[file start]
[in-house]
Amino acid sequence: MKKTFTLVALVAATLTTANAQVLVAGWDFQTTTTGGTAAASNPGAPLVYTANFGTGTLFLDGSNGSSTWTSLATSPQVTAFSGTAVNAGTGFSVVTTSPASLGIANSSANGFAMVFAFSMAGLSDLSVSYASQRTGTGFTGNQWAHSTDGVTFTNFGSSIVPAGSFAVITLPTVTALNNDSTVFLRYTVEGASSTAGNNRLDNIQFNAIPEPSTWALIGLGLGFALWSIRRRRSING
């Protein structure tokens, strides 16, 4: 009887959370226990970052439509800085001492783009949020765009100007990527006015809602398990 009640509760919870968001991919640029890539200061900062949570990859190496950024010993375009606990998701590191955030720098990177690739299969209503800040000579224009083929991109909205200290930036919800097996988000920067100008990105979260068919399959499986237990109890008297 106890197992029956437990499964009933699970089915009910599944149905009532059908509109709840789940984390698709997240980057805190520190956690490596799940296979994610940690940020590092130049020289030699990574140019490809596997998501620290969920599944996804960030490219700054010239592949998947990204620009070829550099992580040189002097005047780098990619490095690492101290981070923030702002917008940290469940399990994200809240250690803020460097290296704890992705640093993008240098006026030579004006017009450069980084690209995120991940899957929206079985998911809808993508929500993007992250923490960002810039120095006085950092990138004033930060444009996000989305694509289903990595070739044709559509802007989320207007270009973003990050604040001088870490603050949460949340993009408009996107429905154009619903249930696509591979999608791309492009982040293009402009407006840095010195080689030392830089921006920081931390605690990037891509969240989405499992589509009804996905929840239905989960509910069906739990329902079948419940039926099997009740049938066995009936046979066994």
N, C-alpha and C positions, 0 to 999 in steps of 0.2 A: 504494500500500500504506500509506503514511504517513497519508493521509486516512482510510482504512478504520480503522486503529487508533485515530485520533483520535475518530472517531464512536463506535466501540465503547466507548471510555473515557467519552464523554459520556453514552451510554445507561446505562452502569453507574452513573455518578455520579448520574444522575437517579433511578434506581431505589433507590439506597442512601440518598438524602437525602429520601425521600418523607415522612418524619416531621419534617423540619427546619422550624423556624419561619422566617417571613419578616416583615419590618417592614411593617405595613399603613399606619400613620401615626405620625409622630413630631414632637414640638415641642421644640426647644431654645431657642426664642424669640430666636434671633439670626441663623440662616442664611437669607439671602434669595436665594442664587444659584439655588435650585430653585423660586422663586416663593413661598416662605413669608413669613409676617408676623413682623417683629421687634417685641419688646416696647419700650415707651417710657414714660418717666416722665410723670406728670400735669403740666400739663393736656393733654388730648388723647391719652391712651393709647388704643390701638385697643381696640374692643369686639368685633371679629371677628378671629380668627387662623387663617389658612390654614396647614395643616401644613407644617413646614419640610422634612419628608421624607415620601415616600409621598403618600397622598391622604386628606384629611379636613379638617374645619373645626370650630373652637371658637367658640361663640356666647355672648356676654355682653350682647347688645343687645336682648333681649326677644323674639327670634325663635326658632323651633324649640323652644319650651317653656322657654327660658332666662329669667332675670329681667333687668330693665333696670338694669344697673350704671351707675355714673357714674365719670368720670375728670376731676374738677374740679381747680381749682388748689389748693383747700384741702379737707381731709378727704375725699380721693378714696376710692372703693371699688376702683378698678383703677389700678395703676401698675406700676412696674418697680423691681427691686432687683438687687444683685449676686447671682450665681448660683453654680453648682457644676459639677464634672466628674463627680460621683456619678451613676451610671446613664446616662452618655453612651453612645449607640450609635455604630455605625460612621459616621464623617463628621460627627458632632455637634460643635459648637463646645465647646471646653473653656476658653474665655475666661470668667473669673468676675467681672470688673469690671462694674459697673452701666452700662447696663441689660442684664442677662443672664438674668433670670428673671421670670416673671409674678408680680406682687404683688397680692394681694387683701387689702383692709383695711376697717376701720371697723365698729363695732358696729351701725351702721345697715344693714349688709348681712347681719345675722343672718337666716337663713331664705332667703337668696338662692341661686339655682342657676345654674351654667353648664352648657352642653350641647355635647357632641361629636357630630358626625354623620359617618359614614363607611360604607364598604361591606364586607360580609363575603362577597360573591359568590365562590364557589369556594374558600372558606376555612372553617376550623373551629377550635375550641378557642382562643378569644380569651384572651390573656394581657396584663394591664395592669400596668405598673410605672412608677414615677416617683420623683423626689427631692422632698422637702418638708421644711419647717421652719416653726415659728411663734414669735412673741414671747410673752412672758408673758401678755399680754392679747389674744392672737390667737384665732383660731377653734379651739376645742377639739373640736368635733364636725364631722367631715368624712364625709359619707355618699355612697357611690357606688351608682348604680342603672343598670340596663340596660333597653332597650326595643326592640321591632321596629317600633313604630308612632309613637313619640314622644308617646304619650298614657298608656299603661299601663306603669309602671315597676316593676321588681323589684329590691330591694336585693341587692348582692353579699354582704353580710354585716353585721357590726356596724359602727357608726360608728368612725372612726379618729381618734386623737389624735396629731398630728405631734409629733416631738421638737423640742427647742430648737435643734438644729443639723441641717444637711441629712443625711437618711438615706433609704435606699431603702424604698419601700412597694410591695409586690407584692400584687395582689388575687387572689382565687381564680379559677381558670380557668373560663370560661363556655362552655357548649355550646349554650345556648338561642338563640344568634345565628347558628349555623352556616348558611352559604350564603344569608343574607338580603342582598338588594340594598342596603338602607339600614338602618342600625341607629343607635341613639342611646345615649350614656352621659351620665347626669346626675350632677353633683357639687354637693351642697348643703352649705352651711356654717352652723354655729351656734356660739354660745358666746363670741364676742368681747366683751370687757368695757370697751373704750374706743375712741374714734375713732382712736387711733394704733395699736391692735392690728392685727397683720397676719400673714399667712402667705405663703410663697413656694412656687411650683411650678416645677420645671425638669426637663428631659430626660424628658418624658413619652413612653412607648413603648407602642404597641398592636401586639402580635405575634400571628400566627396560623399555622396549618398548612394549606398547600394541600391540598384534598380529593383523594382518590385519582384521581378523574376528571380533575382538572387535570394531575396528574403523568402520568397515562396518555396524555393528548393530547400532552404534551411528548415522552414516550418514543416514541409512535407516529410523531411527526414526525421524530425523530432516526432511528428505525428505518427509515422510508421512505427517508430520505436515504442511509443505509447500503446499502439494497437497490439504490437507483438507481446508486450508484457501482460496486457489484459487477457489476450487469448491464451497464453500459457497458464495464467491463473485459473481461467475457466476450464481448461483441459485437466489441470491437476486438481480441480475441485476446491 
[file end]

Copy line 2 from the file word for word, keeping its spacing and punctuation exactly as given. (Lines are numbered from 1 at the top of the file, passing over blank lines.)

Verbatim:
Amino acid sequence: MKKTFTLVALVAATLTTANAQVLVAGWDFQTTTTGGTAAASNPGAPLVYTANFGTGTLFLDGSNGSSTWTSLATSPQVTAFSGTAVNAGTGFSVVTTSPASLGIANSSANGFAMVFAFSMAGLSDLSVSYASQRTGTGFTGNQWAHSTDGVTFTNFGSSIVPAGSFAVITLPTVTALNNDSTVFLRYTVEGASSTAGNNRLDNIQFNAIPEPSTWALIGLGLGFALWSIRRRRSING